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Too Little, Too Late?

While Aruban authorities on Wednesday searched the home of a teenager who was one of the last people to see a Natalee Holloway (search), legal and investigative experts said the search, along with many other investigative techniques, could have been done long ago.

The investigation has "been severely compromised because what they're doing now they should have done two weeks ago," said forensic pathologist Michael Baden, who added that evidence could have been hidden or washed away within the past two weeks from the time the Alabama teen went missing and Wednesday's search.

"The chances of finding anything significant has been greatly reduced by the two week's interval," he added.

Wednesday's search was at the home of Joran Van Der Sloot (search), a 17-year-old son of a Dutch official who works for the Aruban government. Authorities may have intentionally let the teen and two other men — Surinamese brothers Satish Kalpoe (search), 18, and Deepak Kalpoe (search), 21 — go after initial police questioning so they could be placed under surveillance. Sources told FOX News that Aruban authorities tapped the cell phones of all three before they apprehended them a second time on June 9.

But Holloway disappeared from the Dutch Caribbean island in the early hours of May 30 and with hundreds of islanders and tourists searching a small island of only 97,000 people, still no hard evidence has turned up.

The search for the Mountain Brook, Ala., teen began shortly after she failed to show up for her flight home the next morning. Police found her passport in her hotel room with her packed bags.

"What should have happened the first day, is that they really should have gotten the U.S. more involved in the situation ... every single day that goes by, the trail gets colder and colder," said Rahul Manchanda, an international law expert with Manchanda Law Offices in New York City.

A Sovereign Nation

Considered one of the safest destinations in the region, Aruba last year recorded only one murder and six rapes; this year, there have been two murders and three rapes. The police force is small and some government officials work part time leading many to question why Aruban authorities have not asked for more help from more experienced U.S. investigators.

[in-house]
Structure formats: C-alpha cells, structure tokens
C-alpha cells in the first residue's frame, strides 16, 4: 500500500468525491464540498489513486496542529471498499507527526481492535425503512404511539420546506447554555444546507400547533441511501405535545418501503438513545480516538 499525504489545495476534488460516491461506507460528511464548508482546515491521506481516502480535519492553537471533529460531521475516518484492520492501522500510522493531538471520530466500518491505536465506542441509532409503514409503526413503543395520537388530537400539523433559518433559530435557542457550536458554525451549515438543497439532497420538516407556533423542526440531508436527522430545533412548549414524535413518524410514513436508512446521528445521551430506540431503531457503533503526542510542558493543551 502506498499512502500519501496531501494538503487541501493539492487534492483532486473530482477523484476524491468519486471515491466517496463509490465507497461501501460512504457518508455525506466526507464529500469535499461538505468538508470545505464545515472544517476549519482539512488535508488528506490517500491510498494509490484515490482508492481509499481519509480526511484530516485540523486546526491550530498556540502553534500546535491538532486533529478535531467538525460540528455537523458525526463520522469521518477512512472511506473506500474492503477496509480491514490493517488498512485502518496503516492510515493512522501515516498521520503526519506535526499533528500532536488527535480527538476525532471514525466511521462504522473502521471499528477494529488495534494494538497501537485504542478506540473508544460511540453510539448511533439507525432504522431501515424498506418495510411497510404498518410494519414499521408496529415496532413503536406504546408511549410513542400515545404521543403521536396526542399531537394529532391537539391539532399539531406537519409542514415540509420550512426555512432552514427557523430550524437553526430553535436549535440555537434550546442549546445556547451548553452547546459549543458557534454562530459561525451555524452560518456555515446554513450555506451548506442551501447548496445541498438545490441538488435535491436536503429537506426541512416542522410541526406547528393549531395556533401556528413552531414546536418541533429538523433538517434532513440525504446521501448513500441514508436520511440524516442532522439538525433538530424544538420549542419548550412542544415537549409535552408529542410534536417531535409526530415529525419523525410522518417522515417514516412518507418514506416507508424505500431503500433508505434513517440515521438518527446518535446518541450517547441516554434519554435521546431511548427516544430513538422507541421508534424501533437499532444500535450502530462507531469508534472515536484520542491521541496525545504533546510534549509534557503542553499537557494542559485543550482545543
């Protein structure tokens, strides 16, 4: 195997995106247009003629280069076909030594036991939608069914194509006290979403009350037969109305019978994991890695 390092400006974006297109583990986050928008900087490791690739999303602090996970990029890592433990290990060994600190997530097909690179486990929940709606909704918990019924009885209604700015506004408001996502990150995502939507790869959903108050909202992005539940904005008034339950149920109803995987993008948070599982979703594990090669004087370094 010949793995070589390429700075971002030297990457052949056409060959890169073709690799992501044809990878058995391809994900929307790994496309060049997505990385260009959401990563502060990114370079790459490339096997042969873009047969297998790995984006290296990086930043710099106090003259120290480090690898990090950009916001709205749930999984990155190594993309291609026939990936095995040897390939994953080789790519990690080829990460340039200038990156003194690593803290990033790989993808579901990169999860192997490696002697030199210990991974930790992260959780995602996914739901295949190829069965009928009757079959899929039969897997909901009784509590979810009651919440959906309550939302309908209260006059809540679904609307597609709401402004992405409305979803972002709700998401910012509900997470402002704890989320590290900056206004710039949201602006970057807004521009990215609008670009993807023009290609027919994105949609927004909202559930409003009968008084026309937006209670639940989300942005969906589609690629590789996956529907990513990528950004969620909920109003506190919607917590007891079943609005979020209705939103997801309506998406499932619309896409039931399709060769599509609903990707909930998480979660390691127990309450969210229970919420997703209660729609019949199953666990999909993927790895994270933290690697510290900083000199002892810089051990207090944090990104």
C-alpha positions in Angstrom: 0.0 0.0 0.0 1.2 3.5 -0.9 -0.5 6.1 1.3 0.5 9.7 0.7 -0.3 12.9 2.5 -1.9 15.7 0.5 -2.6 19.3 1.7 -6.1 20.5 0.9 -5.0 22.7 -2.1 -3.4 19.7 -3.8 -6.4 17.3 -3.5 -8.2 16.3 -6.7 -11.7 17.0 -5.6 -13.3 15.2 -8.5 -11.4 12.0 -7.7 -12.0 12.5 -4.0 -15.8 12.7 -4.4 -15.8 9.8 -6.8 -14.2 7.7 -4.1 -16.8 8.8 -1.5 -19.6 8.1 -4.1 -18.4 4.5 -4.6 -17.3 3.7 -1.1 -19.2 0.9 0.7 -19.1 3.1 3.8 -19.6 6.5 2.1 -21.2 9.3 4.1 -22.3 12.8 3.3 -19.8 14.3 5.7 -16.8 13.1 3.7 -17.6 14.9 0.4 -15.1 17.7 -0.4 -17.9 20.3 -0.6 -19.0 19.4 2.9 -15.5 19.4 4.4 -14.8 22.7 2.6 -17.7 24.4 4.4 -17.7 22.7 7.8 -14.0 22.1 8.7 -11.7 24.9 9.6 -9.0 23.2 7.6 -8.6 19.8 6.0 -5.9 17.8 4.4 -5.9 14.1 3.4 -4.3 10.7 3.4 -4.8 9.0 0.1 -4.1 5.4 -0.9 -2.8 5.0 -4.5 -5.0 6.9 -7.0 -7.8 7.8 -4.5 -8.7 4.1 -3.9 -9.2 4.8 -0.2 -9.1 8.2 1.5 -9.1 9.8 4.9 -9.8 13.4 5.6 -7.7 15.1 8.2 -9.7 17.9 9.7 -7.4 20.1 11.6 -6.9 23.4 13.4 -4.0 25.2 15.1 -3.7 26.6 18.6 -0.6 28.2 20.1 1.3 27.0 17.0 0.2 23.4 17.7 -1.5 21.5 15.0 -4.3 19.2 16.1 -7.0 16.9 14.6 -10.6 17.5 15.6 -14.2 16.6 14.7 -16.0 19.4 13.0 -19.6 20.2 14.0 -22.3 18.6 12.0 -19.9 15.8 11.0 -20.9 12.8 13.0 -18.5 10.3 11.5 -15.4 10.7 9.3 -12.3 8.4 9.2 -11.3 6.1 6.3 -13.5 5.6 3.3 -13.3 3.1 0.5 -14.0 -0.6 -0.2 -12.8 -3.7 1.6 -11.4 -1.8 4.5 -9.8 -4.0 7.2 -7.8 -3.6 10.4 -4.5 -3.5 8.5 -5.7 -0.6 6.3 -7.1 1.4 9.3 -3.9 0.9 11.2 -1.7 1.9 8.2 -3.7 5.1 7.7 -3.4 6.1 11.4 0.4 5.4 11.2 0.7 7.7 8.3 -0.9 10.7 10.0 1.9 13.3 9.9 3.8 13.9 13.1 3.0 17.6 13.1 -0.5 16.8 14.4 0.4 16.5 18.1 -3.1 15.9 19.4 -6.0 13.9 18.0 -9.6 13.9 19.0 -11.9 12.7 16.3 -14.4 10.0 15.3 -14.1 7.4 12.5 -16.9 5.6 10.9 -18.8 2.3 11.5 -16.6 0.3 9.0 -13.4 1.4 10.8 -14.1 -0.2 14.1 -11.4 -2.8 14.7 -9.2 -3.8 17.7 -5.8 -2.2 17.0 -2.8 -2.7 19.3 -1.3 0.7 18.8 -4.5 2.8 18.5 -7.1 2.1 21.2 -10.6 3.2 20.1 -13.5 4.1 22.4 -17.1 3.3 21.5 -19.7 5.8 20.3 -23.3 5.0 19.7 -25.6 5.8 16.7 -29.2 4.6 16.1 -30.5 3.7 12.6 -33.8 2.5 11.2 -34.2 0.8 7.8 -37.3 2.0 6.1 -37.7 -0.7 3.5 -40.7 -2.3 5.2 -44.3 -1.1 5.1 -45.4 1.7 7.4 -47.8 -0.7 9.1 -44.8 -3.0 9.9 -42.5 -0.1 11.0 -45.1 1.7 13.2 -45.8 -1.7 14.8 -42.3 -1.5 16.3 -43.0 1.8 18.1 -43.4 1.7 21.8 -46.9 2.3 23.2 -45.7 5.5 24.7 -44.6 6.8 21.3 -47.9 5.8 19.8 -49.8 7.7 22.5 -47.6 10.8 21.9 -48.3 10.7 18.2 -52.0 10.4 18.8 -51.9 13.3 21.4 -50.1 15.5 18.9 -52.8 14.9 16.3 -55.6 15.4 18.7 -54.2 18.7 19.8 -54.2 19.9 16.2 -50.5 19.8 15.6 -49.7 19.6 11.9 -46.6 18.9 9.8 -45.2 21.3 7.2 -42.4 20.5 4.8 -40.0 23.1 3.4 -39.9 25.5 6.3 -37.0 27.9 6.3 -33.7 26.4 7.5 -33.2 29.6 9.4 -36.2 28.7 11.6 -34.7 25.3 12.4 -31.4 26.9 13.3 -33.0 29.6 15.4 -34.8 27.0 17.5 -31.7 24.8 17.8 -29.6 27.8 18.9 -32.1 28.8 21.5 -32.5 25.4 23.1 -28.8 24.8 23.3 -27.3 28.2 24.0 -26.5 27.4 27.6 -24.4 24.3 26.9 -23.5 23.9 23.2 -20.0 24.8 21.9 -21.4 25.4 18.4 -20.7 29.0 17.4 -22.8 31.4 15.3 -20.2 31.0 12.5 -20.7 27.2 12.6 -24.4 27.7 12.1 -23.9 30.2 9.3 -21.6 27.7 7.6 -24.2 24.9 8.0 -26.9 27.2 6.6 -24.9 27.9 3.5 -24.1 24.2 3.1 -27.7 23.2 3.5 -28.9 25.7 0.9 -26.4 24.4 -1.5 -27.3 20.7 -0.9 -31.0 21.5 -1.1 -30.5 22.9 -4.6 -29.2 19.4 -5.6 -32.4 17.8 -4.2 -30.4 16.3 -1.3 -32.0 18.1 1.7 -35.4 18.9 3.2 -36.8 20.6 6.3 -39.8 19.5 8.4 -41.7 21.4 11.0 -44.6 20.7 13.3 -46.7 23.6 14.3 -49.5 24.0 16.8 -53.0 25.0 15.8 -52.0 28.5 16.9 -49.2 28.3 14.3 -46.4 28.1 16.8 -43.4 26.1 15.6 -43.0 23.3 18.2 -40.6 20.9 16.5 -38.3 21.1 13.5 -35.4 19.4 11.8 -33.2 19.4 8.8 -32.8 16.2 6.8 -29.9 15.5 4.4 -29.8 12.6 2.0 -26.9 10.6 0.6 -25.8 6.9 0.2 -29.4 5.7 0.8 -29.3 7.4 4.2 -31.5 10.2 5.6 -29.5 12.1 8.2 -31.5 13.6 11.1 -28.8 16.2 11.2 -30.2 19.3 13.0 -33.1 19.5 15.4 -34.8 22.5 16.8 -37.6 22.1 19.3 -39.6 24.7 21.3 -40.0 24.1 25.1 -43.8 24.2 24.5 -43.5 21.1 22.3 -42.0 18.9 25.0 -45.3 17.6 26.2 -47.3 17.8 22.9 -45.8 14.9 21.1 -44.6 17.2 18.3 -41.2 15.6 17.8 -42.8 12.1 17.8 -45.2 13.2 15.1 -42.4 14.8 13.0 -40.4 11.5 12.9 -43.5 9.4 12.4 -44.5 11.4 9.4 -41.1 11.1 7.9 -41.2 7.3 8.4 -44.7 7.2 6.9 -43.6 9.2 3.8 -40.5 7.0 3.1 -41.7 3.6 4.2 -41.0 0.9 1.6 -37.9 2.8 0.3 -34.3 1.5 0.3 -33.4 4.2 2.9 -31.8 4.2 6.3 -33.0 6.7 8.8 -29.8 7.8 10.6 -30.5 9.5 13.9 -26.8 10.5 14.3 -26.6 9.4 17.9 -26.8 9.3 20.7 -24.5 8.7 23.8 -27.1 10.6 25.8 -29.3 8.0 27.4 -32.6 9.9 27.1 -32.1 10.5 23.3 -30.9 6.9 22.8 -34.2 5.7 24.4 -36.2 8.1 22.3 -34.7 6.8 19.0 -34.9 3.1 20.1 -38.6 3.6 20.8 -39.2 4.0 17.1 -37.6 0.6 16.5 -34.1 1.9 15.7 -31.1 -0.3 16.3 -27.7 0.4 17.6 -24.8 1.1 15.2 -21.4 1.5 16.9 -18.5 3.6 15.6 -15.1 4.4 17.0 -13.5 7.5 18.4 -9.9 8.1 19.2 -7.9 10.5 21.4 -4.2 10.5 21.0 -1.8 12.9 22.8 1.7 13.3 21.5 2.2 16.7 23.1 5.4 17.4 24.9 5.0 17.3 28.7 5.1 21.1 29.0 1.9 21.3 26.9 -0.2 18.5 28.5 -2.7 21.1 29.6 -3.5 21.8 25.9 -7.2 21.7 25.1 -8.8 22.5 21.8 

"The FBI is there to give them assets" like divers to check the waters and people with other expertise, said former Washington, D.C. detective Mike Brooks. Although people have asked why the FBI doesn't just take over the case, Brooks said, "they can't do that. I guarantee they'd like to because they'd probably get to the bottom of this but there only there at the behest of the Aruban government."

The problem is, Aruba is a sovereign nation under the authority of the Dutch government.

Whereas the United States and the Netherlands (search) are part of international treaties governing each others' involvement in crimes such as narco-trafficking or international child abductions, they do not cover these types of crimes. Therefore, the U.S. government cannot impose its own investigators on the case.

"Every country has the right to be free from interference with outside governments in terms of their internal affairs," Manchanda said. "It's very difficult for the U.S. to get more involved in this unless the Aruba government consents."

He added: "Nobody wants to have the perception that the U.S. is so overreaching and overbearing that they would reach into every country in the world" in law and order issues … "there has to be some compelling reason for them to be involved."

U.S. officials, however, say they are helping as much as they are asked and are offering assistance wherever it's needed.